Christophe De Jaeger is programme manager at Bozar Art & Research. He is responsible for the Department Art & Research in the Center for Fine Arts. This department establishes many connections between artists and researchers.
Christophe is the founder of Gluon, an artistic workplace in the Center of Brussels working at the nexus of 'man & machine'. We develop projects on the crossing borders of art, science and technology. We run different Art & D labs that connect artists and researchers with cultural institutions, companies and universities. We look at artists as the critical antennae of our society , but also as creative 'thinkerers' that can inspire other fields with new ideas, methodologies and tools. Gluon is increasingly investing in the development of innovative learning experiences for young people and how artists or technologists can contribute to this. Gluon is supported by many partners in Flanders and Brussels. confrontations between these different stakeholders.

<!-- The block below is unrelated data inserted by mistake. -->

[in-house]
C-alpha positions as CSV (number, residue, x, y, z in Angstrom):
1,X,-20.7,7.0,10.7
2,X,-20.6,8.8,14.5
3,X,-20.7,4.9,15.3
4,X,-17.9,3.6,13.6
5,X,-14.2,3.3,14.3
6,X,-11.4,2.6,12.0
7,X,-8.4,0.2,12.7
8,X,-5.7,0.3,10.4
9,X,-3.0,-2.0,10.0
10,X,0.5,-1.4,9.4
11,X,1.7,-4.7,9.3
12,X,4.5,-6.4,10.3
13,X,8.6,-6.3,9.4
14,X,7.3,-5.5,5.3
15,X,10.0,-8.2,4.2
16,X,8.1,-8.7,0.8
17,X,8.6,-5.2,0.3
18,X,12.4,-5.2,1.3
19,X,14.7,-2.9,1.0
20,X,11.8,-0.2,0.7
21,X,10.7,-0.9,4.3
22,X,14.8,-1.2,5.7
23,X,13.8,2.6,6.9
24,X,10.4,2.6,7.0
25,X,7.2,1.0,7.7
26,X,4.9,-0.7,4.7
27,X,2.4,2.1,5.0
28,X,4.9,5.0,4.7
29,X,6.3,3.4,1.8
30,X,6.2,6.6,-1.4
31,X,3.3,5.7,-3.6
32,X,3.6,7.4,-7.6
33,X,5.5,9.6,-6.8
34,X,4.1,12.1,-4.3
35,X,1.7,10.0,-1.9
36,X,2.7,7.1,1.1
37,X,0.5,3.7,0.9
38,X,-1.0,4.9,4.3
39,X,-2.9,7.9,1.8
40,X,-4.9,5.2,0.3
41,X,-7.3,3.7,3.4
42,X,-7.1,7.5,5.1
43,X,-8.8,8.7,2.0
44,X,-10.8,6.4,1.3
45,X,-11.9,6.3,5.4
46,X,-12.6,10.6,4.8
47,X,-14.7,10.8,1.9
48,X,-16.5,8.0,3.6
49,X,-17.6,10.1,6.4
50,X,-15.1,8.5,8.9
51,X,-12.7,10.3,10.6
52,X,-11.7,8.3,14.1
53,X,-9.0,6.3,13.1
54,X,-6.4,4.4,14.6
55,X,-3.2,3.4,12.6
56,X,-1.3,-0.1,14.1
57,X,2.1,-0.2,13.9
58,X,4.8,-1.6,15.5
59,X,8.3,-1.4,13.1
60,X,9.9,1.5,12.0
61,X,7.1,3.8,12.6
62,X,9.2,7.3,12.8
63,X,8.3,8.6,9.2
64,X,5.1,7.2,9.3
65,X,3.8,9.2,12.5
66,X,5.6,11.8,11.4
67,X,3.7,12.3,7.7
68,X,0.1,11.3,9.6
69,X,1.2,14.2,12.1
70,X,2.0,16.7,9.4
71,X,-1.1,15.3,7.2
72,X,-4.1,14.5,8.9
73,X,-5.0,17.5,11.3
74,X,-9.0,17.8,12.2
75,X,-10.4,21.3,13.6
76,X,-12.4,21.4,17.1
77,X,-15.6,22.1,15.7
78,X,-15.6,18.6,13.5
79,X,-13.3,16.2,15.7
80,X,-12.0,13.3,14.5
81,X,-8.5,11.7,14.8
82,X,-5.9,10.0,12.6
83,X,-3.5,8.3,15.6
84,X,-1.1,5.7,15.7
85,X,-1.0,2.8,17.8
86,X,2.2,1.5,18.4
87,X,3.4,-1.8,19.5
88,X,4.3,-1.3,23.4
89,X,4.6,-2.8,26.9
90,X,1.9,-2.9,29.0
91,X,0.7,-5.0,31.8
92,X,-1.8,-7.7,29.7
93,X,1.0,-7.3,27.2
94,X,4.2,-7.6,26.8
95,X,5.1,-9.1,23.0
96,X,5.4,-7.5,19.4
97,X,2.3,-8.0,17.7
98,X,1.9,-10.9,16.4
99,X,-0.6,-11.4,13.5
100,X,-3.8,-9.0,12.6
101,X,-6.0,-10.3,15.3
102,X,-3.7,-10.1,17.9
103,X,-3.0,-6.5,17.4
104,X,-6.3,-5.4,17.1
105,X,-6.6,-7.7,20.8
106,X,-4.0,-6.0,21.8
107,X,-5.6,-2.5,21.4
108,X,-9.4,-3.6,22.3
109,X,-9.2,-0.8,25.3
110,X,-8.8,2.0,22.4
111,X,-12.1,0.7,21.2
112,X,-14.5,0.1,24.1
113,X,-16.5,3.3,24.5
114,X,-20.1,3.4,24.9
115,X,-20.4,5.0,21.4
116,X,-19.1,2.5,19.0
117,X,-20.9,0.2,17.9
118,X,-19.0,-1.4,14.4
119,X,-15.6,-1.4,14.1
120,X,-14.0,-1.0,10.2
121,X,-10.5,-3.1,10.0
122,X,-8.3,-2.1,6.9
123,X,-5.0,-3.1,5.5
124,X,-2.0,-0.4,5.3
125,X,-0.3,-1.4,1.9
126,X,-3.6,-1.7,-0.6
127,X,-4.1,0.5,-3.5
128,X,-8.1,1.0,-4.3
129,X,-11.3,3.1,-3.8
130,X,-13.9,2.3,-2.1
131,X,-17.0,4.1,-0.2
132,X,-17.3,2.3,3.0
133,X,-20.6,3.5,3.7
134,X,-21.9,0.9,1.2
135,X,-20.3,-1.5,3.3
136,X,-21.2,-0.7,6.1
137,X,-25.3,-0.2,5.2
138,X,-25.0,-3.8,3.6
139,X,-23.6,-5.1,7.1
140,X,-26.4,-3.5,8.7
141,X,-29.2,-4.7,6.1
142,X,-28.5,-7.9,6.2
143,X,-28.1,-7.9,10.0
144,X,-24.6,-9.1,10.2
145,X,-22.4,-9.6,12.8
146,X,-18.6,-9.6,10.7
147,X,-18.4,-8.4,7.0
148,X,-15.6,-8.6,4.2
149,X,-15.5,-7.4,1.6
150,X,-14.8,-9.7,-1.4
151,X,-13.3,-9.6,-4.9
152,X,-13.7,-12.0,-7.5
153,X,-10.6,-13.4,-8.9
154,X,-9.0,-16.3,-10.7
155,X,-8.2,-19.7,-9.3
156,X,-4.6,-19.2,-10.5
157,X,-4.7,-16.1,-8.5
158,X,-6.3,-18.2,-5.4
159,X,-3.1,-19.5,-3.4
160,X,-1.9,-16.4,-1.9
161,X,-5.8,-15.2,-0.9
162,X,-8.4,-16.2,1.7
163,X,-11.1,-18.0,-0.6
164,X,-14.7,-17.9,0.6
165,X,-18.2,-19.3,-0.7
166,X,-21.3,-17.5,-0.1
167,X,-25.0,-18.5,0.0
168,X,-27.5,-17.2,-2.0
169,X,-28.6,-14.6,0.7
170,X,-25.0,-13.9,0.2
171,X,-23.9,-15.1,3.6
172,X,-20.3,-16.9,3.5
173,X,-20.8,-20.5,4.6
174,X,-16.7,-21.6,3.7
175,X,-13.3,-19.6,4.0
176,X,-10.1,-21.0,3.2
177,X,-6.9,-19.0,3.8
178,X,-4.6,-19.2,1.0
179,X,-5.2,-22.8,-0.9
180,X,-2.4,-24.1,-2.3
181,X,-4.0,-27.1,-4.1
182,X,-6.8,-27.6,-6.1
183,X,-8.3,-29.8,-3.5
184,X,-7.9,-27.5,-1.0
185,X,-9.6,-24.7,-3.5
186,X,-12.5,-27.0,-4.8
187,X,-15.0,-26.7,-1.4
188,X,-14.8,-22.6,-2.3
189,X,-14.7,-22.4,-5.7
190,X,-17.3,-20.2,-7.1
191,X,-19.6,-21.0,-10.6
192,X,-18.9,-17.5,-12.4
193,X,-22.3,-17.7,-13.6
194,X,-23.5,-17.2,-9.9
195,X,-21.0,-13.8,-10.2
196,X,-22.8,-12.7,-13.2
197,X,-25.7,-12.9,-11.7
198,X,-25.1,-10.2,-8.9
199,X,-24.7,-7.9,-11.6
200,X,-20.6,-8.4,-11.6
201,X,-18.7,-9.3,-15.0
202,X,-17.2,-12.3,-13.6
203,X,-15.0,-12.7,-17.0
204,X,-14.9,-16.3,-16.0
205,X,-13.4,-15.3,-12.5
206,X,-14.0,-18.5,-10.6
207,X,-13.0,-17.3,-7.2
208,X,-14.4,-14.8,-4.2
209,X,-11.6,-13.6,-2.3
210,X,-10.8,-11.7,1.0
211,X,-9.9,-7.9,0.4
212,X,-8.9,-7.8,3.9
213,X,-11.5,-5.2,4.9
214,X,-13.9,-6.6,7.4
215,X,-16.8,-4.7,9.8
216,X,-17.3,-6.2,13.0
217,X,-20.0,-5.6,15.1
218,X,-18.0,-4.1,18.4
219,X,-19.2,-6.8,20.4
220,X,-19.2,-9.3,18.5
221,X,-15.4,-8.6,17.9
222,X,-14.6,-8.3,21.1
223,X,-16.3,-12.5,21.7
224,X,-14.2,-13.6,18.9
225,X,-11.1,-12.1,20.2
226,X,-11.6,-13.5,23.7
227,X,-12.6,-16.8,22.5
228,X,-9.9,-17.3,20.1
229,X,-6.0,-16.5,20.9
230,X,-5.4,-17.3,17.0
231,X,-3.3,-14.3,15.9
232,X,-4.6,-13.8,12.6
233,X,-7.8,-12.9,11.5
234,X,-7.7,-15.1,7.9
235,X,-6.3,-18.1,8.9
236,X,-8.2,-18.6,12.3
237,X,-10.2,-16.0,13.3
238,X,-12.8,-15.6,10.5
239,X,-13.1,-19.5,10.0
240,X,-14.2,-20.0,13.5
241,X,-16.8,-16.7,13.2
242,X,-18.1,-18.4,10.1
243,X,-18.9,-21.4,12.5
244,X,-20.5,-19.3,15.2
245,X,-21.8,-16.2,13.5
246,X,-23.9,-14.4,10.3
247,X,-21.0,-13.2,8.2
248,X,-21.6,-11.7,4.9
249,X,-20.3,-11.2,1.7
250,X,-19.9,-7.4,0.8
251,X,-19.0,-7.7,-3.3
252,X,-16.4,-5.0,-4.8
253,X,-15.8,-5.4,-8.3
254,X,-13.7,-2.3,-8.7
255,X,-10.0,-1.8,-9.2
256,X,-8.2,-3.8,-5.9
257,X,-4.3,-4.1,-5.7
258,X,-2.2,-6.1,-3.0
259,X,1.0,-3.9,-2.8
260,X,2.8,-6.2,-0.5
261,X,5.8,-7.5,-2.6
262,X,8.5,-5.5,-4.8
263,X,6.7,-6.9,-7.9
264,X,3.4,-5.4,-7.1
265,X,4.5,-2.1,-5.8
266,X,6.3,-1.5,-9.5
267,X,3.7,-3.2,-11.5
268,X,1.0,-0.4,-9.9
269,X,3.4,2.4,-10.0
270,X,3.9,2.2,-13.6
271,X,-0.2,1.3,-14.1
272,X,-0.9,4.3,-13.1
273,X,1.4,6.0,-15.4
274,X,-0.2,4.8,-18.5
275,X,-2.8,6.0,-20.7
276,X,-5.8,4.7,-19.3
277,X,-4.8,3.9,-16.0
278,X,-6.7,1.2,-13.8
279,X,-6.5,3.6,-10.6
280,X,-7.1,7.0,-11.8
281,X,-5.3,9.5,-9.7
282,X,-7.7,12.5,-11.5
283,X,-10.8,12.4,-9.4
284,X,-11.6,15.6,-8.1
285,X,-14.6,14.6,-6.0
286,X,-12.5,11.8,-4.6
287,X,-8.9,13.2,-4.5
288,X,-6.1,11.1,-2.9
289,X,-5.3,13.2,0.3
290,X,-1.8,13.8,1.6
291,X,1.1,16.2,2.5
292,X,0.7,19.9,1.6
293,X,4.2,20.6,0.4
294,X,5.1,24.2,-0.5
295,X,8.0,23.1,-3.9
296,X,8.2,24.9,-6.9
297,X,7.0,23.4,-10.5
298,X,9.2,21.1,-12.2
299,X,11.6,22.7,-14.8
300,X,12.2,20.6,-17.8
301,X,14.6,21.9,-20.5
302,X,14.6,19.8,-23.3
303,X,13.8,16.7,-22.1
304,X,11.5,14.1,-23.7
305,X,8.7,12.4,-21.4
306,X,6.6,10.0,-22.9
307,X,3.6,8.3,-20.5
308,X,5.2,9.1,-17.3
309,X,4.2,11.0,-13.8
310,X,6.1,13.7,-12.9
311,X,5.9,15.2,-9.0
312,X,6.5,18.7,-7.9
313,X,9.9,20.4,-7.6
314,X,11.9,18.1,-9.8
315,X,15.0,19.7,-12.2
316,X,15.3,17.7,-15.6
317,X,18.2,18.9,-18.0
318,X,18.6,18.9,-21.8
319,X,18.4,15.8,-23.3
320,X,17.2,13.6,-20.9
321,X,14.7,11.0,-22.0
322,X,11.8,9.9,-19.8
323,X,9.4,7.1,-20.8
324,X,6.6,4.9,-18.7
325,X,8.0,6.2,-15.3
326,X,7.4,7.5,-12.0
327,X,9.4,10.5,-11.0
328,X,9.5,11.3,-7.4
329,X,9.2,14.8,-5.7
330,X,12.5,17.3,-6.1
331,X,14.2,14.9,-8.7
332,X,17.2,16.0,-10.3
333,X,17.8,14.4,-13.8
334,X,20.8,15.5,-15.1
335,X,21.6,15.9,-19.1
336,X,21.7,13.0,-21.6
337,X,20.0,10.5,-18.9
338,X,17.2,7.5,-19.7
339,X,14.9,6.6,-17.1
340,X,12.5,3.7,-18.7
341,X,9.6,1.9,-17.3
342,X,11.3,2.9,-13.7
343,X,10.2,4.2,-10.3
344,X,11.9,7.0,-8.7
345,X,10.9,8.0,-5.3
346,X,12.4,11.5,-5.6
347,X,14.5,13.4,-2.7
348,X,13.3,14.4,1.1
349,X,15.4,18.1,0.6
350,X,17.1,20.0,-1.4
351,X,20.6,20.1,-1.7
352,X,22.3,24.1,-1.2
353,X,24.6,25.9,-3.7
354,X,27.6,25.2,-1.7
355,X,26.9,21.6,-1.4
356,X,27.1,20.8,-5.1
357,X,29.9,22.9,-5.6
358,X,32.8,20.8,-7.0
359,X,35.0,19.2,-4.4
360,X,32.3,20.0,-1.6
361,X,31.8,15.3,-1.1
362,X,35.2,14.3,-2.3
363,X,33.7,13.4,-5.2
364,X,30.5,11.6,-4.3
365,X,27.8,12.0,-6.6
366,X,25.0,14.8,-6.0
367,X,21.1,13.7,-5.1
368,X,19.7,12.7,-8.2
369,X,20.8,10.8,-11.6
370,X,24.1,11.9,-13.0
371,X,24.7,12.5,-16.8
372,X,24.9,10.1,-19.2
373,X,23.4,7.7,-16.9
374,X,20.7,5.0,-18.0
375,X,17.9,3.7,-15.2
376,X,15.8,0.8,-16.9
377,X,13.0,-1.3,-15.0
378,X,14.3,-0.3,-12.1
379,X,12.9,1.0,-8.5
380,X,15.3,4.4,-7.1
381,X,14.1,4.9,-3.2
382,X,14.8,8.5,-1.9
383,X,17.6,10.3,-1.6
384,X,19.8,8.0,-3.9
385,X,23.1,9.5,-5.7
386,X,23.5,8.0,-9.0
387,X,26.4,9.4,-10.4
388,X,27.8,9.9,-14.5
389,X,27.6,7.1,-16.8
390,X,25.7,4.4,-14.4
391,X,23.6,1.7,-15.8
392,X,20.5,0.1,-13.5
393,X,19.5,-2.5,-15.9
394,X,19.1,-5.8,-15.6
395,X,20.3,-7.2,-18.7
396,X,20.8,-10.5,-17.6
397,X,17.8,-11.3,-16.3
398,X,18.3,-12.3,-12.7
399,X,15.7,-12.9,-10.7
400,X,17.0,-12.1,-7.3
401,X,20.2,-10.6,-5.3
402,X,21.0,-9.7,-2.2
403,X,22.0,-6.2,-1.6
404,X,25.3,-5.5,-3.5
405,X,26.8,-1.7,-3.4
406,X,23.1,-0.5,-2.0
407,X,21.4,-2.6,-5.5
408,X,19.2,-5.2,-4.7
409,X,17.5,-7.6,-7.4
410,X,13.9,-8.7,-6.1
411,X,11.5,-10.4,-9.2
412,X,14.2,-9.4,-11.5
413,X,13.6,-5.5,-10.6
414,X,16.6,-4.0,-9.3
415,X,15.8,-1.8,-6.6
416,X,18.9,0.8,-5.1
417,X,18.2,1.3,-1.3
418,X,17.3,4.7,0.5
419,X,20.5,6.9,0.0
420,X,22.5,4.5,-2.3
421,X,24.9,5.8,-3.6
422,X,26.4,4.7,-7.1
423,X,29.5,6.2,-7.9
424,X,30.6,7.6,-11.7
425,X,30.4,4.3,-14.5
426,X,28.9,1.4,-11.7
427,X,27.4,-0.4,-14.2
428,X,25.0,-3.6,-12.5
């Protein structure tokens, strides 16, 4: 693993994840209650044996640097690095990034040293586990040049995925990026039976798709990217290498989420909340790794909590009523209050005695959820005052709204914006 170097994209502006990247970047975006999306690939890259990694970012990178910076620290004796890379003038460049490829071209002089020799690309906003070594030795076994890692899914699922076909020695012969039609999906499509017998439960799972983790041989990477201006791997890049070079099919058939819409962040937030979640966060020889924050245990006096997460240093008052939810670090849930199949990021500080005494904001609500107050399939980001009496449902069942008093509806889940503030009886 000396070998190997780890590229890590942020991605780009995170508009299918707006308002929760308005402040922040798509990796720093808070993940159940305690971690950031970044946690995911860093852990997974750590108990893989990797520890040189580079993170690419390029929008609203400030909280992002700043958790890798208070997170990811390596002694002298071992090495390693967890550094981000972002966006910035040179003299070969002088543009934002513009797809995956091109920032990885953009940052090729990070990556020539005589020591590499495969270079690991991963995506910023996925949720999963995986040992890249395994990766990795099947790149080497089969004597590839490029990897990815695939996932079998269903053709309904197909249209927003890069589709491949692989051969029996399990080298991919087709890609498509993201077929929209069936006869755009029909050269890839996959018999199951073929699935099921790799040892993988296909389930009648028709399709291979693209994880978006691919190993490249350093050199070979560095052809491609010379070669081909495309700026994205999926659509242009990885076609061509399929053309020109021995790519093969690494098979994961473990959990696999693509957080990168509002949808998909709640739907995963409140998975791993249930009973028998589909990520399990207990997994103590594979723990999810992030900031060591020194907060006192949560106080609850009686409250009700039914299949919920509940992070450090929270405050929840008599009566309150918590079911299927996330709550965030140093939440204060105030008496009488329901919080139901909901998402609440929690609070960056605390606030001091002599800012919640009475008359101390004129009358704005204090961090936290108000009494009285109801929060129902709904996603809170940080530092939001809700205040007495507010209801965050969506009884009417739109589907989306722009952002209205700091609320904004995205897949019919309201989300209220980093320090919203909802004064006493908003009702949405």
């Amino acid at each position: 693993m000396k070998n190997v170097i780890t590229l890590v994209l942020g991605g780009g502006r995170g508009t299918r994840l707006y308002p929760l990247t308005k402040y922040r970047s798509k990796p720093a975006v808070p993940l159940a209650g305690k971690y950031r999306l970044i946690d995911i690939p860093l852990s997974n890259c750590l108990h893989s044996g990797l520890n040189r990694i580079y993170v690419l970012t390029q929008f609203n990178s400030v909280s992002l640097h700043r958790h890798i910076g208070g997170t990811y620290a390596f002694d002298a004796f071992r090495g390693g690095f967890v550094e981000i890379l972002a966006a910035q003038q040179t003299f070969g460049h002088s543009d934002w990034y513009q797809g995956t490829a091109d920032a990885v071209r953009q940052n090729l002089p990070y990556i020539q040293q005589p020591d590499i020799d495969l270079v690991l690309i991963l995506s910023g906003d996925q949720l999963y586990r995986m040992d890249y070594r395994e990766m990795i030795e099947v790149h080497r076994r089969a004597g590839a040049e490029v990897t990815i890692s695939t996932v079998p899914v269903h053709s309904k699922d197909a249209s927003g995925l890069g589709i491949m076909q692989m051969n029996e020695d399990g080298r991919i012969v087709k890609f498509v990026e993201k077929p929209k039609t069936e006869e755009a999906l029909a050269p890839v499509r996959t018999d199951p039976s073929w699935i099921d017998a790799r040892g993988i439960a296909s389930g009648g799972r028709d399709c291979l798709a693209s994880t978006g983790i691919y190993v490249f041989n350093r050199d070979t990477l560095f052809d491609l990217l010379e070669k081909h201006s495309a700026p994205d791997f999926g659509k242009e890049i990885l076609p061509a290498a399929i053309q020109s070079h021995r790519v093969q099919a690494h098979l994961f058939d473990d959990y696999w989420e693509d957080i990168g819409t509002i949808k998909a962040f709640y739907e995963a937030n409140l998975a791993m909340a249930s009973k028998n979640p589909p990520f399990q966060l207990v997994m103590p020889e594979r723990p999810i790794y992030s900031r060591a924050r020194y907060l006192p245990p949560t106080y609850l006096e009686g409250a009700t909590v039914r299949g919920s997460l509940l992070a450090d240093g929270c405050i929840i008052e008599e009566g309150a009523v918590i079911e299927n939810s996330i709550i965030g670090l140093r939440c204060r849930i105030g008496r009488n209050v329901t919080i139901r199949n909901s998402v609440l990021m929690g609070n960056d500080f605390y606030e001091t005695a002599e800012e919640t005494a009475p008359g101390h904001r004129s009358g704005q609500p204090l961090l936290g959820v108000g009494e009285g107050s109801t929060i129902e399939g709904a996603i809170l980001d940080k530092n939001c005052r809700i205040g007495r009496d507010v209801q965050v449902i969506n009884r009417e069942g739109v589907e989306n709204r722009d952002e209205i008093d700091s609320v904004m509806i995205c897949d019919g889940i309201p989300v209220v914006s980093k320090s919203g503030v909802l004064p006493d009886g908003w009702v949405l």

“Both optimists and pessimists contribute to society. The optimist invents the aeroplane, the pessimist the parachute.” George Bernard Shaw
“Everyone talks about it, nobody really knows how to do it, everyone thinks everyone else is doing it, so everyone claims they are doing it.” Dan Arielly